Whither warming in the Galápagos? Journal Article uri icon



  • The Galápagos Islands play host to an iconic ecosystem—a UNESCO World Heritage Site and the second largest marine reserve in the world, home to several endangered species. The waters off the west coast of the Galápagos are also one of the few places in the world ocean that are presently cooling, with potentially significant ecological consequences of this local reprieve from global warming. Here I show, using a recently developed high-resolution ocean state estimate, that the observed cooling in the Galápagos is the result of a strengthening of the wind-driven equatorial ocean circulation. An acceleration and shift of the Equatorial Undercurrent, which can be attributed to a strengthening of the cross-equatorial component of the trade wind in response to the interhemispheric gradient in surface warming, leads to a 54% increase in upwelling velocity along the western Galápagos Islands as well as increased shear-induced mixing. Analogous to other so-called “cold blobs,” such as the one south of Greenland in the North Atlantic, this is an early and important sentinel of a broader change in the tropical ocean circulation. Thus far, and for perhaps the very near future, the western shores of the Galápagos appear to offer refuge from some of the deleterious impacts of anthropogenic climate change including suppressed upwelling and surface warming.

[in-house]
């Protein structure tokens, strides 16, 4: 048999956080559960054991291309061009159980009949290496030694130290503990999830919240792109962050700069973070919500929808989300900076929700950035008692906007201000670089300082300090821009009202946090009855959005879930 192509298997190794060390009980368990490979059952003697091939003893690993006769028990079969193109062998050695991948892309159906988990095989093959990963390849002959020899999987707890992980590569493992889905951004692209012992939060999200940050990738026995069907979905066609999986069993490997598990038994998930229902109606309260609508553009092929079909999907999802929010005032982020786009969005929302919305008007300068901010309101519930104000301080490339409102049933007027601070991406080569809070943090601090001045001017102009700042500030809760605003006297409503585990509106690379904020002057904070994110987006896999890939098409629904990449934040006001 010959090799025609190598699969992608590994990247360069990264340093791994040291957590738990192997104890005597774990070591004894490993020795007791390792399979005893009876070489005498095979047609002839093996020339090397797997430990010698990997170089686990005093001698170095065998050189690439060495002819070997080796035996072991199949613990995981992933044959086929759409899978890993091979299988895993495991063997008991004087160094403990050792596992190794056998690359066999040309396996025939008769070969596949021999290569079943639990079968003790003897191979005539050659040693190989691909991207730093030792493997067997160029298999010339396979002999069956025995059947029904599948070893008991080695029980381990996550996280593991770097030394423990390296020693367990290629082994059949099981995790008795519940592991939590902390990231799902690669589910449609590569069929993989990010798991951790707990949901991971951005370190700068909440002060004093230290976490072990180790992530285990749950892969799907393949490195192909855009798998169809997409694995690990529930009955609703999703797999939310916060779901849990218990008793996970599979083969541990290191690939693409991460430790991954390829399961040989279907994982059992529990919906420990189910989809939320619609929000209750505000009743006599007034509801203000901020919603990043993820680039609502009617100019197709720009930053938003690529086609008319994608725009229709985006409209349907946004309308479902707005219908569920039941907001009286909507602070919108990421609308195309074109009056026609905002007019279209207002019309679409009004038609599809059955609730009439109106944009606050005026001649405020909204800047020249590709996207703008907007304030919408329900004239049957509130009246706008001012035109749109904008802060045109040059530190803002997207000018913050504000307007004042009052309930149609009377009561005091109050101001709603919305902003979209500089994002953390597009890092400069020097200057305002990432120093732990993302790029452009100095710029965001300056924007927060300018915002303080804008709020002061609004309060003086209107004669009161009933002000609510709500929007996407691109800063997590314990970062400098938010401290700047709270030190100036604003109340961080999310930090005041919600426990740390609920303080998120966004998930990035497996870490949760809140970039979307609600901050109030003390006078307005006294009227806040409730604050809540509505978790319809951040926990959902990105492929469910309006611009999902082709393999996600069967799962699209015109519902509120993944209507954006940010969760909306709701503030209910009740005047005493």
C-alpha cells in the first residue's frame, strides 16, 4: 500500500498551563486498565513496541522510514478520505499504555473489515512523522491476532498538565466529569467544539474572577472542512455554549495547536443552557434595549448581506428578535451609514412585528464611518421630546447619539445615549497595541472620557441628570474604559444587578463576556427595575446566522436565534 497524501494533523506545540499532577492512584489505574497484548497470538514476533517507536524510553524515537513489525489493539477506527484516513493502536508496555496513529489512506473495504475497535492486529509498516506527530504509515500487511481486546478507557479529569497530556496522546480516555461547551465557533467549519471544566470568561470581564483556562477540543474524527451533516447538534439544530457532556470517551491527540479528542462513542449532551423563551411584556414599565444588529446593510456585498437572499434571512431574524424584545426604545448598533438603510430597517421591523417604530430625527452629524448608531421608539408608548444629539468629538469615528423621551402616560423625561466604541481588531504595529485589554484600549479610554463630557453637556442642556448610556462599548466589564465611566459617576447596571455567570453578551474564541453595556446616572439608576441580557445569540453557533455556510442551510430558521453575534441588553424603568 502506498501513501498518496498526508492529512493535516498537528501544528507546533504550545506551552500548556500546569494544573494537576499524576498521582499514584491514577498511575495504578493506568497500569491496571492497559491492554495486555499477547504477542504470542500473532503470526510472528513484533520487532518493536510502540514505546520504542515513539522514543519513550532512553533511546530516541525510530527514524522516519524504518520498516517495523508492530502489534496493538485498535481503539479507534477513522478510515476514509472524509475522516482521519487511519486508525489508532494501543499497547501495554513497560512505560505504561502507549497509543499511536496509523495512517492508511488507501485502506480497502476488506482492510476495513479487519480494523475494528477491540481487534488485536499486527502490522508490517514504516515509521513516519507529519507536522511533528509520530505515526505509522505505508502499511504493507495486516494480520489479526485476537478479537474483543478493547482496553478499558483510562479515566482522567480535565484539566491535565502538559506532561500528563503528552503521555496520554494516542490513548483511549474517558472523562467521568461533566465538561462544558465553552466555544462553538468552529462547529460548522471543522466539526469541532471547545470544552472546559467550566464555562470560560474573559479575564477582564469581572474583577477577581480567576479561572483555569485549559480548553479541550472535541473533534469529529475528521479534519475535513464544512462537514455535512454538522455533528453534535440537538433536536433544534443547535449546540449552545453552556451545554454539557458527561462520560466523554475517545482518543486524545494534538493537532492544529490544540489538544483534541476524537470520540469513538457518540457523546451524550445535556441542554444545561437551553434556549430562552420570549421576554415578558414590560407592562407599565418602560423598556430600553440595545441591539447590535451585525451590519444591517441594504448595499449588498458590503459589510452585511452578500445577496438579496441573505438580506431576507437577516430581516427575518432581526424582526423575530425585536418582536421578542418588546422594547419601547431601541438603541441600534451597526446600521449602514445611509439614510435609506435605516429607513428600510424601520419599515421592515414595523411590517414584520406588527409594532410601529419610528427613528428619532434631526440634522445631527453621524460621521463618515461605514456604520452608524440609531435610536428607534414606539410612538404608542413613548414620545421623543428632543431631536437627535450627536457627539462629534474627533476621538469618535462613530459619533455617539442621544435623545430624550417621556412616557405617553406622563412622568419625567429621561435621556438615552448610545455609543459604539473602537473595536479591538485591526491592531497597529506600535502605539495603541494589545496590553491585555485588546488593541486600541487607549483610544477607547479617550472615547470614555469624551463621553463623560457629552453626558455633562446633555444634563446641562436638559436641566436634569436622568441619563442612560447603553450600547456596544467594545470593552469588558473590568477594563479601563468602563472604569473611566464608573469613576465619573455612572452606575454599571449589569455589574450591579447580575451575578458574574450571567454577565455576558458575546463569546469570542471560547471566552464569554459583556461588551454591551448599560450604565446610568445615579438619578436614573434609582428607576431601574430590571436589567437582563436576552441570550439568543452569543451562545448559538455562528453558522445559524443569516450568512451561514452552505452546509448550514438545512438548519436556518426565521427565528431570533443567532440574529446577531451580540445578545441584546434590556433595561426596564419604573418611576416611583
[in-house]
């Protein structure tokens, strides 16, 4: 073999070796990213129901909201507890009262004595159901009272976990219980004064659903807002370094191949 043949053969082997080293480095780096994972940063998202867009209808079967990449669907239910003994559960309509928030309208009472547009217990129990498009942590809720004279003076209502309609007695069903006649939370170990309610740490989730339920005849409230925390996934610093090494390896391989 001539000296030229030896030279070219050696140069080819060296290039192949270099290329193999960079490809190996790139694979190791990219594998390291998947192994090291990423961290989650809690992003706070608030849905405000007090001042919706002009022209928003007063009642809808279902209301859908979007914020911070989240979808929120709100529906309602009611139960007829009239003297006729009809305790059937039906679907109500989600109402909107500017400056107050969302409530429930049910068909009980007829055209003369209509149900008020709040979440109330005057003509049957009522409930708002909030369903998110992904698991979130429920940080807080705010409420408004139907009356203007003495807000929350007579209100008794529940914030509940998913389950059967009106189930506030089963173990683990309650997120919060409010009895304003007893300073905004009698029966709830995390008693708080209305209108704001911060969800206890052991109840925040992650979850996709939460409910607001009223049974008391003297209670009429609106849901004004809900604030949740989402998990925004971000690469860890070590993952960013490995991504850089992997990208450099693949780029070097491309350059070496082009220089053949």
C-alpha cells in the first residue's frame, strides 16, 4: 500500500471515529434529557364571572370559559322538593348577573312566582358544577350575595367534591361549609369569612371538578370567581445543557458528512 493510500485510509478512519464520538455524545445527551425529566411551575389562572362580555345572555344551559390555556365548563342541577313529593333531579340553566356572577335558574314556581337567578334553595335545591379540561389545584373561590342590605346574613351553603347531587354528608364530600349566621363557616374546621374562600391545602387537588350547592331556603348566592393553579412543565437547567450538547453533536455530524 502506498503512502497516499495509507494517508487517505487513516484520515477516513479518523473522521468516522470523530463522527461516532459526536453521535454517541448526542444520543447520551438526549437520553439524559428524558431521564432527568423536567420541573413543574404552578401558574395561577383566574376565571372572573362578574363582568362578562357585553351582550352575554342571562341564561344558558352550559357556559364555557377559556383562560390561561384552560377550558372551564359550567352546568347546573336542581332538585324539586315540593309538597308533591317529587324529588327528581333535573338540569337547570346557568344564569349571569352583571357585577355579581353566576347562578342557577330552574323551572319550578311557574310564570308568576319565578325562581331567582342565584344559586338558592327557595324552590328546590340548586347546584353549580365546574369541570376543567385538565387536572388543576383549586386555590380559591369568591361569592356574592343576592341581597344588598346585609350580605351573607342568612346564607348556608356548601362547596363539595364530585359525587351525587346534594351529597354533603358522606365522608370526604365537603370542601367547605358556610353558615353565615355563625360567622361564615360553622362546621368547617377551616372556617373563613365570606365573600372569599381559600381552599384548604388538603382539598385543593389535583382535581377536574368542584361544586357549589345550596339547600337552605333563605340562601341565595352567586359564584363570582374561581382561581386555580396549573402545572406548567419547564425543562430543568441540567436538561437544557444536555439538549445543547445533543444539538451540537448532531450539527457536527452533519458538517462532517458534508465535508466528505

publication date

  • September 7, 2022

has restriction

  • gold

Date in CU Experts

  • February 1, 2023 4:03 AM

Full Author List

  • Karnauskas KB

Full Editor List

  • Storto A

author count

  • 1

Other Profiles

Electronic International Standard Serial Number (EISSN)

  • 2767-3200

Additional Document Info

start page

  • e0000056

end page

  • e0000056


  • 1


  • 9